Credit crises are answered with monetary easing by government monetary authorities globally.  The Fed and all central banks provide liquidity in various ways as the crisis unfolds in their country or in the world.

Let’s list the crises over the past 20 years and see what the outcome of the liquidity pumping was.  Did the liquidity injections save the world’s economies from major recessions…or did it have the unintended consequence of creating a new series of bubbles?

In 1990, the U.S. Savings & Loan crisis was followed by a recession…..creating a short bear market in the U.S.
In 1990, Japan’s property bubble was followed by a recession….creating a long bear market in Japan.
In 2000, the U.S. tech stock collapse was followed by a recession….and created a bear market in the U.S.
The 1987 Crash was not followed by a recession….the injection of global liquidity to stave off recession created a great buying opportunity; the last great buying opportunity in Japanese stocks before they would peak in 1990.  From 1987, the Japanese market rose by almost 100% over the next three years, and many stocks rose 5 fold.
The December 1994 Mexican currency crisis was not followed by a recession in U.S.  It created a buying opportunity.  Between 1995 and 2000 the S&P more than tripled and many stocks went up 6 fold.
In 1998, the Russian debt default and Long Term Capital crisis was not followed by recession in U.S.  It created a buying opportunity…the last buying opportunity of tech bubble before its peak in 2000.  Many tech stocks ran up by absurd amounts before the tech crash of 2000-2002.
Today, the expected outcome of the current credit crisis is a recession in U.S., but no worldwide recession.  The liquidity being added, we believe may create the last great buying opportunity in commodities, and the developing world’s stock markets before this bubble peaks some time in the 2010 to 2012 time frame.  The liquidity created by all the central banks will flow to where the growth is strong, which is to the afore-mentioned markets.

What we know:
1. A wave of liquidity is being unleashed.
2. Real Estate and bonds have already had their bubbles (created by an unprecedented 25 plus year decline in long-term interest rates).
3. The money being injected into the world economy will create inflation and the effects will be rising interest rates…. and big rises in the prices of commodities and some stocks (as people move to protect themselves from inflation).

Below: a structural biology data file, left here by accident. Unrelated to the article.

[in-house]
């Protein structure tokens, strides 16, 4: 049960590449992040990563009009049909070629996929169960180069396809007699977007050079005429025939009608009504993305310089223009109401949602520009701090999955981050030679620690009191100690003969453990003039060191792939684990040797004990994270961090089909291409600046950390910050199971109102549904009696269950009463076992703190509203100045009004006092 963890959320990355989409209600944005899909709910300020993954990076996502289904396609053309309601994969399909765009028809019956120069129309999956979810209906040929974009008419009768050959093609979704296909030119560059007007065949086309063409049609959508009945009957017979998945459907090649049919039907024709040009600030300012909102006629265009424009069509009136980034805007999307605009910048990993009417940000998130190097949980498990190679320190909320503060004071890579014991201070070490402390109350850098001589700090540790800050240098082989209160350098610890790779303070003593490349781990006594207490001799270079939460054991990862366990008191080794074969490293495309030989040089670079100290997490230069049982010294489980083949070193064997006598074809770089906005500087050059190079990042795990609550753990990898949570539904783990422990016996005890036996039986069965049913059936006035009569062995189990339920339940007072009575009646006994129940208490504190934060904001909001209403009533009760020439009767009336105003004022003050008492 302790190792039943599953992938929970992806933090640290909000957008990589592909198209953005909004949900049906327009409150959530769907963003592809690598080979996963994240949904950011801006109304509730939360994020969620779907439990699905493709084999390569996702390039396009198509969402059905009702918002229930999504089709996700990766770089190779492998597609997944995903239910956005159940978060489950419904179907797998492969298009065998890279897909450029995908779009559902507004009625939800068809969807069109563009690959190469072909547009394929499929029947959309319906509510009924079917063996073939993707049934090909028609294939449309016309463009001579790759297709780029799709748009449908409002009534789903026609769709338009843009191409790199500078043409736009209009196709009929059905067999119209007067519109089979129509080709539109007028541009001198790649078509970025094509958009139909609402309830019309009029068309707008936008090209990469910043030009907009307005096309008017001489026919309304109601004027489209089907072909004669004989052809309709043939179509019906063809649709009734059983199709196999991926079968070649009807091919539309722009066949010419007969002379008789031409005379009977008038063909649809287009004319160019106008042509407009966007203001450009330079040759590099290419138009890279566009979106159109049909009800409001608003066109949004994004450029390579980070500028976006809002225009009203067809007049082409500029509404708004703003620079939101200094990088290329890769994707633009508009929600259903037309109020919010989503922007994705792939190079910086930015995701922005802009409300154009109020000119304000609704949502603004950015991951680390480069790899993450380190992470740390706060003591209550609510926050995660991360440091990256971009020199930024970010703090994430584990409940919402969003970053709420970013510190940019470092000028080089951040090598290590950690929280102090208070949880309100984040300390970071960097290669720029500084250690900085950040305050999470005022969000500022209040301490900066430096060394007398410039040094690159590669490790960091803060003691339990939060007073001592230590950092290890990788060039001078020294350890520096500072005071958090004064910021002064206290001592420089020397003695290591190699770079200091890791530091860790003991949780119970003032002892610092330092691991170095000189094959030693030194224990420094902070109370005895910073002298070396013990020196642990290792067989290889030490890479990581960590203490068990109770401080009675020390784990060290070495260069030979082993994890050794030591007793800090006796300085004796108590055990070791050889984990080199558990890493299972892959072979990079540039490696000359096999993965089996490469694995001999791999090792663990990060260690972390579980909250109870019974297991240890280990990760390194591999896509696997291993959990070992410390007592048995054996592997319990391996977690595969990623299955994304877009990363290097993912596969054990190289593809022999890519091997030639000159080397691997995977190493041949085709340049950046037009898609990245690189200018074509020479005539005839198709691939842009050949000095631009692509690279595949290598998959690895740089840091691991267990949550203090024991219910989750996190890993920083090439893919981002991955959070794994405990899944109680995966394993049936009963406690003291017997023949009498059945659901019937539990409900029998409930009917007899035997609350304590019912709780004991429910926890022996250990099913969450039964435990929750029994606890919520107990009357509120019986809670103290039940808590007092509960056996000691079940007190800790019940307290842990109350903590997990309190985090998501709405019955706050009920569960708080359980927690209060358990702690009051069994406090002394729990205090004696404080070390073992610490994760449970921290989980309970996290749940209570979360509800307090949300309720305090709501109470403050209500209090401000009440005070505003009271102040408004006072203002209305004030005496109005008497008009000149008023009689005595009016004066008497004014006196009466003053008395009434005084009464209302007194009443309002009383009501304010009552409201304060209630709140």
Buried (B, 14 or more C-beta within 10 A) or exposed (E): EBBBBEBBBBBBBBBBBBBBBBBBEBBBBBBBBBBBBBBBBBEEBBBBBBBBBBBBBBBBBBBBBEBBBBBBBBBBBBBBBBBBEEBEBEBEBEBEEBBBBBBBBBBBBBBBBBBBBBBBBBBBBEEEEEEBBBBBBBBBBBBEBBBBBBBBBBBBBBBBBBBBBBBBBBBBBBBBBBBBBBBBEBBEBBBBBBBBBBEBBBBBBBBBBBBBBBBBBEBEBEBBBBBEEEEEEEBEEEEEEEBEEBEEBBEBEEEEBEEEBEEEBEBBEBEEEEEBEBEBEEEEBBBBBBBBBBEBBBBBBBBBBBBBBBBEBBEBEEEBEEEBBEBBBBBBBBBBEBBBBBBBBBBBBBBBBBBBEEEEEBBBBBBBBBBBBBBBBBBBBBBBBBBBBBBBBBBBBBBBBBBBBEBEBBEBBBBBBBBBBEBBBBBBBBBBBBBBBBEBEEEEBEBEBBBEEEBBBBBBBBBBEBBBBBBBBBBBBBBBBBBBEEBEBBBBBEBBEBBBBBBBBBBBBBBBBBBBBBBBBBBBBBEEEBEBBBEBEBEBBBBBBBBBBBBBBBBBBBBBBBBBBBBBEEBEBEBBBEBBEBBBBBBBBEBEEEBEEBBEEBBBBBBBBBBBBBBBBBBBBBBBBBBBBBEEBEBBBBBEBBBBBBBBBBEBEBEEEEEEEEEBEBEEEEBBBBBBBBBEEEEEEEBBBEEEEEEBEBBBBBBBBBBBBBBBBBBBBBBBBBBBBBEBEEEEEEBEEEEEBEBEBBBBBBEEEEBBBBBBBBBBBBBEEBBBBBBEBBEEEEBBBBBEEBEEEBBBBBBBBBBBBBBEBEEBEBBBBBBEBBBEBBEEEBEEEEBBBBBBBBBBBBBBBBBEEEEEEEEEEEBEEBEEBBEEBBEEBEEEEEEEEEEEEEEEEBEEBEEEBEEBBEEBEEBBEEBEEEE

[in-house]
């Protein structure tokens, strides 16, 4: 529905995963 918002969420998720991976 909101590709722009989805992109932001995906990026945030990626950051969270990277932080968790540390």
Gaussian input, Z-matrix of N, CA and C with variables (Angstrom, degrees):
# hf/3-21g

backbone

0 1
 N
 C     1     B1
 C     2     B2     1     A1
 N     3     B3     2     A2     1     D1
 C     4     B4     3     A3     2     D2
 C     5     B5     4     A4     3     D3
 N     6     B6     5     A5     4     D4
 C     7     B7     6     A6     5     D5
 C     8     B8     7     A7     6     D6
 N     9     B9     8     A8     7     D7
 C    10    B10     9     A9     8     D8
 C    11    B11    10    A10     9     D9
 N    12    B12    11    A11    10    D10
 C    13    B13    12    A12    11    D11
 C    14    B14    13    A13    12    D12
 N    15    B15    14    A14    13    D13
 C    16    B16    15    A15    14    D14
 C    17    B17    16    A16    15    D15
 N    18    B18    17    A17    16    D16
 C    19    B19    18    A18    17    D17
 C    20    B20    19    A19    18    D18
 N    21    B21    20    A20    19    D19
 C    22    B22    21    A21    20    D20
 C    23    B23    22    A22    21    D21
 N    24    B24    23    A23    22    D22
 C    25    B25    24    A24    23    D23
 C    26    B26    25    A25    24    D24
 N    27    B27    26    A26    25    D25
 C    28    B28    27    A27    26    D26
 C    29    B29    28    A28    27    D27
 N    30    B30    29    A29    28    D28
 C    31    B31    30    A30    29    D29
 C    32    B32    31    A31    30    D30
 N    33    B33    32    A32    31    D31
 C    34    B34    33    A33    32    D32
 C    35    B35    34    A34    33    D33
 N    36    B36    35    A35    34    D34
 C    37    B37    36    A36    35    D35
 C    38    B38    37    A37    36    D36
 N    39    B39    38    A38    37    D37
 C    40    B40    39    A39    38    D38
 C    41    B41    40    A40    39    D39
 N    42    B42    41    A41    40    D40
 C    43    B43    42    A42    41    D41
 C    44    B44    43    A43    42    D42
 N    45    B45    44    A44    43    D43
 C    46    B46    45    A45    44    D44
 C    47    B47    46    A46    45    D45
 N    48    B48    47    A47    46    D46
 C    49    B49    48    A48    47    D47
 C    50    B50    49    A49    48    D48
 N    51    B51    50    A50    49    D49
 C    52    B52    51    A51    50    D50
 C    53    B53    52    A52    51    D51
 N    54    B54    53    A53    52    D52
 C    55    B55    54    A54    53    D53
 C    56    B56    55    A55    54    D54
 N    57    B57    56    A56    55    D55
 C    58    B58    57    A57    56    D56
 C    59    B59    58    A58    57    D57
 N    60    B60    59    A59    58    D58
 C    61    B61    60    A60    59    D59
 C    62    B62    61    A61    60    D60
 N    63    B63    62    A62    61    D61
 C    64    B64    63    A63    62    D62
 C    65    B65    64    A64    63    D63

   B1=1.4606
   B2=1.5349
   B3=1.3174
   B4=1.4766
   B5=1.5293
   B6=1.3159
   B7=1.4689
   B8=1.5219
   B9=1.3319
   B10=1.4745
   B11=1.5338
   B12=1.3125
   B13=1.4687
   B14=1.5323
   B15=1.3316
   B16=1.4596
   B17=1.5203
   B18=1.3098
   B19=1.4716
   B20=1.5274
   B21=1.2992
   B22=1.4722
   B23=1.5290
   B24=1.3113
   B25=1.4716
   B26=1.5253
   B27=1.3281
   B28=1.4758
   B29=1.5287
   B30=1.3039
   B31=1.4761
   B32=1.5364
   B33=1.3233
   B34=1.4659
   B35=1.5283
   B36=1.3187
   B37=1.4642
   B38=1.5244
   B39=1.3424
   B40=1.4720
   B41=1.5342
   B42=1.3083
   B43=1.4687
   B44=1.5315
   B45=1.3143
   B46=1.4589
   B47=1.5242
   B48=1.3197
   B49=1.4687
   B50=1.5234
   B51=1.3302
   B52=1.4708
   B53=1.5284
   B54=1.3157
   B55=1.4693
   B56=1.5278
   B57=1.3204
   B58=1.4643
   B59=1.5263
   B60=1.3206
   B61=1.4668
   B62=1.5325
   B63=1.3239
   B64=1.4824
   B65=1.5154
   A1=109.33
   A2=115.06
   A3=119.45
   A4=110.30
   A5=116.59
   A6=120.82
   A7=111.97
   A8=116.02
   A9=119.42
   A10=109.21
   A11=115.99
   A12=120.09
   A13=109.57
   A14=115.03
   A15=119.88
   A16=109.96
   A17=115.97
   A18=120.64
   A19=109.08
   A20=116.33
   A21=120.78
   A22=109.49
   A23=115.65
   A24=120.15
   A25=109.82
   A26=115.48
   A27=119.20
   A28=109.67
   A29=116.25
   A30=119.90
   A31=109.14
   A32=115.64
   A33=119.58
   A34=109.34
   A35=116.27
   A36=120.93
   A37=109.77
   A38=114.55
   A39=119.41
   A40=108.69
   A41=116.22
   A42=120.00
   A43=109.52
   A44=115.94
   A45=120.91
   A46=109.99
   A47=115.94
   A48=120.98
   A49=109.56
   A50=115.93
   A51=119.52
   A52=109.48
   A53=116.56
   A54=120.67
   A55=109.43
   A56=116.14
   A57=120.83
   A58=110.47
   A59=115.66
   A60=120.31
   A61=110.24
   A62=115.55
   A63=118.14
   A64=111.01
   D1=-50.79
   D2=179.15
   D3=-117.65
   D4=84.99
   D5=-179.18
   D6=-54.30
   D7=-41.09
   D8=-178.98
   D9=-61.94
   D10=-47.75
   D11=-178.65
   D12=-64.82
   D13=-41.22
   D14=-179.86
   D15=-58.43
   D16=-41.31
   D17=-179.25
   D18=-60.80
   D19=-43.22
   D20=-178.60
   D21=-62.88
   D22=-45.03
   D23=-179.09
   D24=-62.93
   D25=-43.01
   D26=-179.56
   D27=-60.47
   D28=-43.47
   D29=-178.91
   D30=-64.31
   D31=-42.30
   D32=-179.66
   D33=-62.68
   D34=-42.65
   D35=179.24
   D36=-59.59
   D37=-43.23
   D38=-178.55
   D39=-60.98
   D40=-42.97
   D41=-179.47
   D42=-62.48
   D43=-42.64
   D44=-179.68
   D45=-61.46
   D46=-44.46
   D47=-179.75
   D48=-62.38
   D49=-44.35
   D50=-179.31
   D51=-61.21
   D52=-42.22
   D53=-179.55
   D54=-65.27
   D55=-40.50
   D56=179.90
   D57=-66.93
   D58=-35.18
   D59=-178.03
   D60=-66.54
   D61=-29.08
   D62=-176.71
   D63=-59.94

We expect the current monetary madness to end in tears….but not before the wave of money being injected into the world’s economies leads to a huge rise in the prices of precious metals, other commodities, well-managed currencies and stocks in the fast growing parts of the world.  By that we mean India, Hong Kong, China, emerging Asia and parts of Latin America and the countries which provide the raw materials for global growth like Brazil, Canada and Australia.

1. People do not believe the growth can continue in China and India.  They think that slower growth in the U.S. will derail them.  This creates a chance for people to be underinvested in these markets, and when they realize how strong profits are they will belatedly invest.
2. GDP and corporate profits will grow rapidly in these two countries for the next two or three years at a minimum.
3. Chinese investors will shift into the H shares (Chinese shares trading in Hong Kong) which are not overvalued.
4. People want growth, and both of these countries have growth.

We have good-sized positions in India and in Hong Kong (we buy our Chinese stocks in Hong Kong where they are much more reasonably valued than in China). In Hong Kong, the same stocks sell at a 40% discount to its China price in Hong Kong.


We are gratified that our currency theme has been rewarding.  The currencies have gone up considerably versus the U.S. dollar, and we think the currencies could correct at any time.  However, long-term, the U.S. dollar will continue to fall until corrections are made in our national economic priorities.  Today, the Canadian dollar, Norwegian Krone and Euro are all at new highs versus the U.S. dollar, and the pound is rallying as well.

I will be traveling In Asia next week and will try to keep you up on developments there.

Thanks for listening.

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